Killing in Kessab
Further details have emerged of what’s been happening since the invasion of Kessab by Islamist rebels, which sent thousands of Syrians fleeing the predominantly Armenian Christian town.
According to a WWM source 23-year-old Kevork Jourian was killed by members of Syrian rebel groups as they were searching for guns among the Armenians who remained after the attack.
Jourian initially escaped the March 21 raid of Syria’s Northwestern city but, despite the obvious dangers, he decided to return to fetch his parents and grand-parents. He told his loved ones that he had to go back.
Our source also said, "People are very, very depressed and Aleppo, the largest city in Syria, is terrible. The Armenian quarter is under attack and people cannot escape the 'pounding' as there are snipers wherever they turn."
Sources: World Watch Monitor; ArmenPress
Boko Haram suspected in deadly attacks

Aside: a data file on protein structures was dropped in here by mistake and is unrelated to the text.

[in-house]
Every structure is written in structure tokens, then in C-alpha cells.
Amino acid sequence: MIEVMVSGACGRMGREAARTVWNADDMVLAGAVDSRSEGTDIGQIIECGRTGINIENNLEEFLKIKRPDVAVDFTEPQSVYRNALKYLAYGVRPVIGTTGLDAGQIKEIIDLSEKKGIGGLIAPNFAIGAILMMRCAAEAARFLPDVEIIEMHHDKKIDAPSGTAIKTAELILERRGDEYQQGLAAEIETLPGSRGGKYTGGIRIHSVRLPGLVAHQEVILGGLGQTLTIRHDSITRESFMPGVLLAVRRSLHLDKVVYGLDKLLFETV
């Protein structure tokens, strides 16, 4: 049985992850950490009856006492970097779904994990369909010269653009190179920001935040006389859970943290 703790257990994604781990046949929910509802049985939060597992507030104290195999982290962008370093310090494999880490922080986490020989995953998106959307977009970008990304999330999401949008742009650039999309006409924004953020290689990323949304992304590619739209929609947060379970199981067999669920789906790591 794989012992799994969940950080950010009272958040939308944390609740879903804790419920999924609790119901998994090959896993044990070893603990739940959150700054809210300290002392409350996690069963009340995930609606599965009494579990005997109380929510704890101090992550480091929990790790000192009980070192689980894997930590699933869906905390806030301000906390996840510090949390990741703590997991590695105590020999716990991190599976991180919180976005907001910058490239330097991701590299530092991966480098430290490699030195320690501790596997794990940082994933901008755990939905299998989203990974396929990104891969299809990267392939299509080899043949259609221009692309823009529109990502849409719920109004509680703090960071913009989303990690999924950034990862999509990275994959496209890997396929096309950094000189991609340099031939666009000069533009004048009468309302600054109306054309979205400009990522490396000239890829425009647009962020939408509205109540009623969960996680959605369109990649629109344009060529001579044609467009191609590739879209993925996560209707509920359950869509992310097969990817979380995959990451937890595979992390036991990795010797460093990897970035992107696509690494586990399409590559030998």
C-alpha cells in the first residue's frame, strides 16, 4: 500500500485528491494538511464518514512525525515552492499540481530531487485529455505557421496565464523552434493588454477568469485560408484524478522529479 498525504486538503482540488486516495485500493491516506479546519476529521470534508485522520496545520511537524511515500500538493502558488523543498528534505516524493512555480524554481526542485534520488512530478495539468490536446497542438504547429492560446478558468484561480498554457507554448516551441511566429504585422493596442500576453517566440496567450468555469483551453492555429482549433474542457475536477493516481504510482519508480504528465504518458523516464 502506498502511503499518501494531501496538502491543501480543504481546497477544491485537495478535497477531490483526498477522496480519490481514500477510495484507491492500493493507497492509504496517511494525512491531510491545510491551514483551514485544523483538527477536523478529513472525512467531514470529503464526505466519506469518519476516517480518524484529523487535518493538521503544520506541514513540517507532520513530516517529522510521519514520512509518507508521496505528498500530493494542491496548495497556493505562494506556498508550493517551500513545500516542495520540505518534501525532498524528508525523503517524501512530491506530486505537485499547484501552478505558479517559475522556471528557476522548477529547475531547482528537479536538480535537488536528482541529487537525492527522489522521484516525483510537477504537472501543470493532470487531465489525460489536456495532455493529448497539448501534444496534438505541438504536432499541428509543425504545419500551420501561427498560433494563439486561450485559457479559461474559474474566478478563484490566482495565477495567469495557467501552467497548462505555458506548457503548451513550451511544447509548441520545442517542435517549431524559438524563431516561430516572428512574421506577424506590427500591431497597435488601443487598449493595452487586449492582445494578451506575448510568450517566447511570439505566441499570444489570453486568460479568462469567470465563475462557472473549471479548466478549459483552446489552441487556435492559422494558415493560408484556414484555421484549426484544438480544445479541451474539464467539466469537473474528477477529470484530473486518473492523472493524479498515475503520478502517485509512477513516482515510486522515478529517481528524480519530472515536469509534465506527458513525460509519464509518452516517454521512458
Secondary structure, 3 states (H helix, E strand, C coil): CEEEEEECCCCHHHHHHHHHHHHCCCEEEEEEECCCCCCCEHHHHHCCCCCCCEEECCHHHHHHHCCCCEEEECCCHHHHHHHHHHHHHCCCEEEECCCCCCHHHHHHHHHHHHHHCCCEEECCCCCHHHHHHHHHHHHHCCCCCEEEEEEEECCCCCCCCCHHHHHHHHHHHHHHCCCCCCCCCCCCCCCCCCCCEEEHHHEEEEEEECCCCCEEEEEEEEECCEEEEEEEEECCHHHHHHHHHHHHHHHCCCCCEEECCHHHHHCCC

The militant Boko Haram sect is suspected in weekend attacks on villages in Nigeria's beleagured northeast that left scores dead. News reports said the attackers, armed with military rifles, shoulder-launched grenades and firebombs set fire to the villages of Ngoshe, Kaigamari and Anchaka, in Borno state. The attackers fired on residents as they tried to flee. News reports of the death toll approached 100.
Borno state is a stronghold of Boko Haram, a five-year old insurgency that has killed thousands of Nigerians in its quest to drive out what it considers to be Western influence, and to impose an Islamic state. The weekend's attacks across Borno occurred in areas near the border with Cameroon, where concentrations of Christians continue to live and where deadly raids have been more frequent in recent months.
Boko Haram also is suspected in Monday's huge bomb blast in a bus station on the outskirts of the Nigerian capital, Abuja, that killed at least 71 people.
Sources: Vanguard; This Day; The Telegraph; The Star
Christians most persecuted religion globally
The UK Prime Minister, David Cameron has committed his government to fighting persecution of Christians abroad.
In his annual Easter reception for Christian leaders at 10, Downing St, Cameron acknowledged that "Christians are the most persecuted religion around the world." He encouraged his audience to be unashamed to "stand up against persecution of Christians and other faith groups wherever and whenever we can."